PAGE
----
Not everyone waits until age 65 or 70 to quit punching the time clock. Maybe you've been smart about investing and saving and are now ready to retire as early as 55 — which means you may need to fund a retirement lasting three or four decades or even more. Where and how to spend your hard-earned gold in your golden years? Analyzing more than 600 tax scenarios, as well as factors such as housing costs and availability of entertainment, financial technology firm SmartAsset has compiled a list of the 10 best U.S. states in which to retire early. The list, along with excerpts from SmartAsset's report, follows.
"North Dakota has above average scores in six of our eight metrics. Standout scores include the concentration of arts, entertainment and recreation establishments (5.9 per 10,000 residents) and average housing costs ($9,228 per year).
In both of those metrics, North Dakota ranks in the top 10."
"Our tour of the best states for an early retirement heads ... south to Louisiana. When it comes to costs of living, Louisiana is hard to beat. This state scores in the top 10 for both average housing and non-housing costs of living.
Louisiana does have the highest average state and local sales taxes in the country, which hurts its score in this study."
"A number of factors make Nevada a great state for an early retirement. First, the state has an average effective income tax of 0 percent. It also has the 11th-lowest property tax rate in the country.
Furthermore, there's good access to health care in Nevada. The state has the seventh-most doctor's offices relative to population in the country."
"Delaware managed to secure a top 10 spot despite having the 23rd-highest average effective income tax in our study. This is because it has stellar scores in other metrics. While retiring early in Delaware may mean paying more income tax, it also means paying no sales tax and the fifth-lowest property tax.
This state also has the 11th-highest concentration of doctors' offices in the country."
"Tennessee is a great place to retire early because of its low cost of living. A low cost of living means you can retire in Tennessee earlier and with less savings. According to our data, the state has the third-lowest average non-housing cost of living.
Plus, Tennessee is another state with a 0 percent average effective income tax. One concern: Sales tax in Tennessee can make everyday items expensive. This state has the second-highest average state and local sales taxes."
"The most popular retirement state takes fifth. Famously, Florida does not tax income. But more than helping you keep money in your pocket, Florida is vigilant about keeping its residents and retirees healthy. There is only one state in the country (New Jersey) with better access to health care. There are just under 10 doctor's offices per 10,000 residents in the Sunshine State.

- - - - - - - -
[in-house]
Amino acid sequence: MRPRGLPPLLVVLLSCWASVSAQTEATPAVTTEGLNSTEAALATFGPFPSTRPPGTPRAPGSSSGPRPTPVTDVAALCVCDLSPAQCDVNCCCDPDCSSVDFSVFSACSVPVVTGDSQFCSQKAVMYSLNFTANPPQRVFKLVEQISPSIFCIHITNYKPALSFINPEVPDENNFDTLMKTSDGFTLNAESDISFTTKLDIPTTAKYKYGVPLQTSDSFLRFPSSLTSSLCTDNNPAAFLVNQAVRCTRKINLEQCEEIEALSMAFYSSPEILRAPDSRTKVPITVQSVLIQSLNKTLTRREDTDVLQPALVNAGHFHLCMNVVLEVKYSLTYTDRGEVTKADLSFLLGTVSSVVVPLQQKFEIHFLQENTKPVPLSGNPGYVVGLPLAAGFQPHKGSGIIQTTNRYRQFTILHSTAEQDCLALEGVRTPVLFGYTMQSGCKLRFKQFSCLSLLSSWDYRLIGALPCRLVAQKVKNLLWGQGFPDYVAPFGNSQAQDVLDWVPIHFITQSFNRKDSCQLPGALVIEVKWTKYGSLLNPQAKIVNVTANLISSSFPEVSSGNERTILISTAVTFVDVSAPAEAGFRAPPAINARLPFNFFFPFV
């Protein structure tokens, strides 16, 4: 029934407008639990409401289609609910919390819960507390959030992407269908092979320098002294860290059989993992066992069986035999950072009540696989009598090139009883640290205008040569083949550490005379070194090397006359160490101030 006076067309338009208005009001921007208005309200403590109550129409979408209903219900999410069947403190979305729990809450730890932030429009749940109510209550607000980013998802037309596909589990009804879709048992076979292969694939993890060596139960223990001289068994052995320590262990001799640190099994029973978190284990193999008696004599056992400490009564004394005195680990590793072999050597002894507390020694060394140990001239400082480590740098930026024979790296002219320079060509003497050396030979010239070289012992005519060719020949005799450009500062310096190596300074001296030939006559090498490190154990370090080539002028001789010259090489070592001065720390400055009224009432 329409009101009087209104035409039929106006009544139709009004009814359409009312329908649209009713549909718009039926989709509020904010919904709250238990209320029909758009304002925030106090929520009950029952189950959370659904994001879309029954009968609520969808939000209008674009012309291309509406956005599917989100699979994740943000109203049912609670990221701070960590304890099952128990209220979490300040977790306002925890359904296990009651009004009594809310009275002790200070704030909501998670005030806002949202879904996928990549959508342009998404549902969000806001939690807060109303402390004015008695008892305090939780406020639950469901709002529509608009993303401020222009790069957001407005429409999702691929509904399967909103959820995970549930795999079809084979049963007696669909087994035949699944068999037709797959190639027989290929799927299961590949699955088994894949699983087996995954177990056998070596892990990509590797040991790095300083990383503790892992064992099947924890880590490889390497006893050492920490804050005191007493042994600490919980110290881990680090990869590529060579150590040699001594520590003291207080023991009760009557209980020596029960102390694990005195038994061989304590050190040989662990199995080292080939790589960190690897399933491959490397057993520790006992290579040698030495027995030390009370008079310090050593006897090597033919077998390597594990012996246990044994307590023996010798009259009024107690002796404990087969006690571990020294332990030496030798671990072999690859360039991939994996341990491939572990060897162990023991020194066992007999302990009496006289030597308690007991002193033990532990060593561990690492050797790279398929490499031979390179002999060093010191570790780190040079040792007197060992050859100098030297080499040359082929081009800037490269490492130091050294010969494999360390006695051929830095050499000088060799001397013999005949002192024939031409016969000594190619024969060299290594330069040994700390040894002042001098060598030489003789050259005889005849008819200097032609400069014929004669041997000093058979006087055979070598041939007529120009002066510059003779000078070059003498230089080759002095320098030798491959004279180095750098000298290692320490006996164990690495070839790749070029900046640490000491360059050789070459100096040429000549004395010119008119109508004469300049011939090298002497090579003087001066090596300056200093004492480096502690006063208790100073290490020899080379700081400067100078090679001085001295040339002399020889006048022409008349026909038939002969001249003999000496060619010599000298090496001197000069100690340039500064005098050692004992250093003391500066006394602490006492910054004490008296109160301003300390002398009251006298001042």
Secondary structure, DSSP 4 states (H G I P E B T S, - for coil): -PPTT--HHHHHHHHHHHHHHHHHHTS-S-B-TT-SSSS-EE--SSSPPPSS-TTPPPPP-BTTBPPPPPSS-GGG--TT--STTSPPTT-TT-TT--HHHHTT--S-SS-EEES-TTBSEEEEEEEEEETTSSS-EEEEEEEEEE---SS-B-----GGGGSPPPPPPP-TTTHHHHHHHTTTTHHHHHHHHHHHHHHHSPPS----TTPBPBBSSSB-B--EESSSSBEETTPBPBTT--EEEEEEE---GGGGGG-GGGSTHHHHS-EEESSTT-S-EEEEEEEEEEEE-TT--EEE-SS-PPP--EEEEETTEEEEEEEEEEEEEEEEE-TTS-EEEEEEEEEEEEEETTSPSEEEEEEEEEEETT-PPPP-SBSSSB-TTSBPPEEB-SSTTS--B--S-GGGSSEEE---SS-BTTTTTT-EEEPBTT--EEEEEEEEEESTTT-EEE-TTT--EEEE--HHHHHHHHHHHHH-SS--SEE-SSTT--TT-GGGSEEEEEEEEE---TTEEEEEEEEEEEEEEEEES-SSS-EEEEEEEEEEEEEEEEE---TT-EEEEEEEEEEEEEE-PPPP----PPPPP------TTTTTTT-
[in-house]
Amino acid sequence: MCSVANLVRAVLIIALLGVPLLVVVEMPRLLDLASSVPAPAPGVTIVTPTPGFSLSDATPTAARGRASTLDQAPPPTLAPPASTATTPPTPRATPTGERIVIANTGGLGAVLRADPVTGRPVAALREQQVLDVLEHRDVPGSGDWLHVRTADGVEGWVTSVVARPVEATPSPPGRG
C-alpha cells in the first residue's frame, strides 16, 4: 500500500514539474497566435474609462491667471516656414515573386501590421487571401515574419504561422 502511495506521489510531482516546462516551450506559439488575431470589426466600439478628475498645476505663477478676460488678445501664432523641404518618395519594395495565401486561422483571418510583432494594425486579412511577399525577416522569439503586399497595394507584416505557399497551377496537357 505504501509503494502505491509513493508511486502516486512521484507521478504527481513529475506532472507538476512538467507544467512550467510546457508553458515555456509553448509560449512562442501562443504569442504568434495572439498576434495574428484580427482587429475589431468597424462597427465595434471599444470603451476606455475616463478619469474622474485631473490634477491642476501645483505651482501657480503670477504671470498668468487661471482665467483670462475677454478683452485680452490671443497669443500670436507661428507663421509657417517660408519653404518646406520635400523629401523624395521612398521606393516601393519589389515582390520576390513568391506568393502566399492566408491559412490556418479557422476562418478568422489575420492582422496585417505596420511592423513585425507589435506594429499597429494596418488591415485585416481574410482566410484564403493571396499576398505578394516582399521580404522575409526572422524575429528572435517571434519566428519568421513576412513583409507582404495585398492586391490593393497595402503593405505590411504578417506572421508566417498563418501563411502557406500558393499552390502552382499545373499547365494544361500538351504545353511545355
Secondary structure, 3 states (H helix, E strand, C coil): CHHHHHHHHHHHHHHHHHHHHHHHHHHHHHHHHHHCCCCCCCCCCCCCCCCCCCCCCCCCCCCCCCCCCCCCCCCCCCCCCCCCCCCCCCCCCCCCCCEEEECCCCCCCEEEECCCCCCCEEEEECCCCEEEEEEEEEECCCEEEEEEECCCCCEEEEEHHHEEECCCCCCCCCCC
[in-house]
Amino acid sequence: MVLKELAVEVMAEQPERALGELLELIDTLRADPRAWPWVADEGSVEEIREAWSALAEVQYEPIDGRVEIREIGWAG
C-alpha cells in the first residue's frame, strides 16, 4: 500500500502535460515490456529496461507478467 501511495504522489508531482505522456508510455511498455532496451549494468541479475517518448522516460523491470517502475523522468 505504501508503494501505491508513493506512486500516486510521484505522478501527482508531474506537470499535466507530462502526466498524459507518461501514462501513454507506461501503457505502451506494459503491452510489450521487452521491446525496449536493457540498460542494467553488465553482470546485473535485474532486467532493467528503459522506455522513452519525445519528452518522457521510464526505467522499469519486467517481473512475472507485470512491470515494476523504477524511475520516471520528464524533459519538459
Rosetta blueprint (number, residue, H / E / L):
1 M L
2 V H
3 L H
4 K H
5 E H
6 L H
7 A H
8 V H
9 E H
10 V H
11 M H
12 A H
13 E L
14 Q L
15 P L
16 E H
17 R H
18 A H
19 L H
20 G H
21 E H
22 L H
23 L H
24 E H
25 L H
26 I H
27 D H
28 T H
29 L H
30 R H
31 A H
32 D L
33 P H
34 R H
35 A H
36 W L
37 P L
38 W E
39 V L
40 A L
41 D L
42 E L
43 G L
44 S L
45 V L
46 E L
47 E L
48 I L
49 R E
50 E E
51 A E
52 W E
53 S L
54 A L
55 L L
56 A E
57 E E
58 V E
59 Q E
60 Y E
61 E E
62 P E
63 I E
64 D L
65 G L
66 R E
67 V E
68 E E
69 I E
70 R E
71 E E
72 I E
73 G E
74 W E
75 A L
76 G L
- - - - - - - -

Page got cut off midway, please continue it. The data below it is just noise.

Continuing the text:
After all, what's the use of retiring early if you can't stay healthy?"
"South Dakota is friendly to retirees. For one, it doesn't tax retirement income. Secondly, it's a fun place to hang out, at least relative to its population. There are just under eight arts, entertainment and recreation establishments per 10,000 residents, the second-highest rate in the country.
However, South Dakota is another place that could work on improving access to health care. There are only three doctor's offices per 10,000 residents in this state. That's the second-worst rate."
"Unlike some places, you don't need to be a millionaire to retire in Mississippi. The Hospitality State welcomes all potential retirees with offerings of 0 percent effective income tax rates, the lowest average non-housing cost of living and second-lowest average housing costs in the country.
However, be prepared to pick up some hobbies in your Golden Years. Mississippi, according to Census data, has the smallest concentration of entertainment establishments in our study. Access to health care in Mississippi may also be a cause for concern. There are only 5.5 doctor's offices per 10,000 residents, the 36th-highest rate in our study."
"For the second year, Kentucky secures another silver medal in the best states for an early retirement. The Bluegrass State has an average effective income tax rate of 0.97 percent, which is slightly higher than other states but is not a bad score. The best part about retiring in Kentucky may be the money you can save on housing. According to our data, average housing costs here are the fourth-lowest in the country at about $8,700 per year.
Kentucky also has the 12th-lowest non-housing cost of living. Combine those two facts and it becomes clear that you can probably retire early in Kentucky without having an enormous sum in your 401(k)."
"For the second consecutive year, the Cowboy State takes the top spot for the best state for an early retirement. The biggest plus to retiring in Wyoming is that you can expect to pay a 0 percent tax on your income. In fact, taxes in Wyoming are very low in general. If you buy property, you'll only have to pay 0.61 percent in effective property tax on average. The sales tax here is also low. In each of those metrics, Wyoming has a top 10 score.
Plus, you probably won't get bored living in Wyoming. Our data shows that Wyoming has the fifth-highest rate of entertainment establishments per 10,000 residents."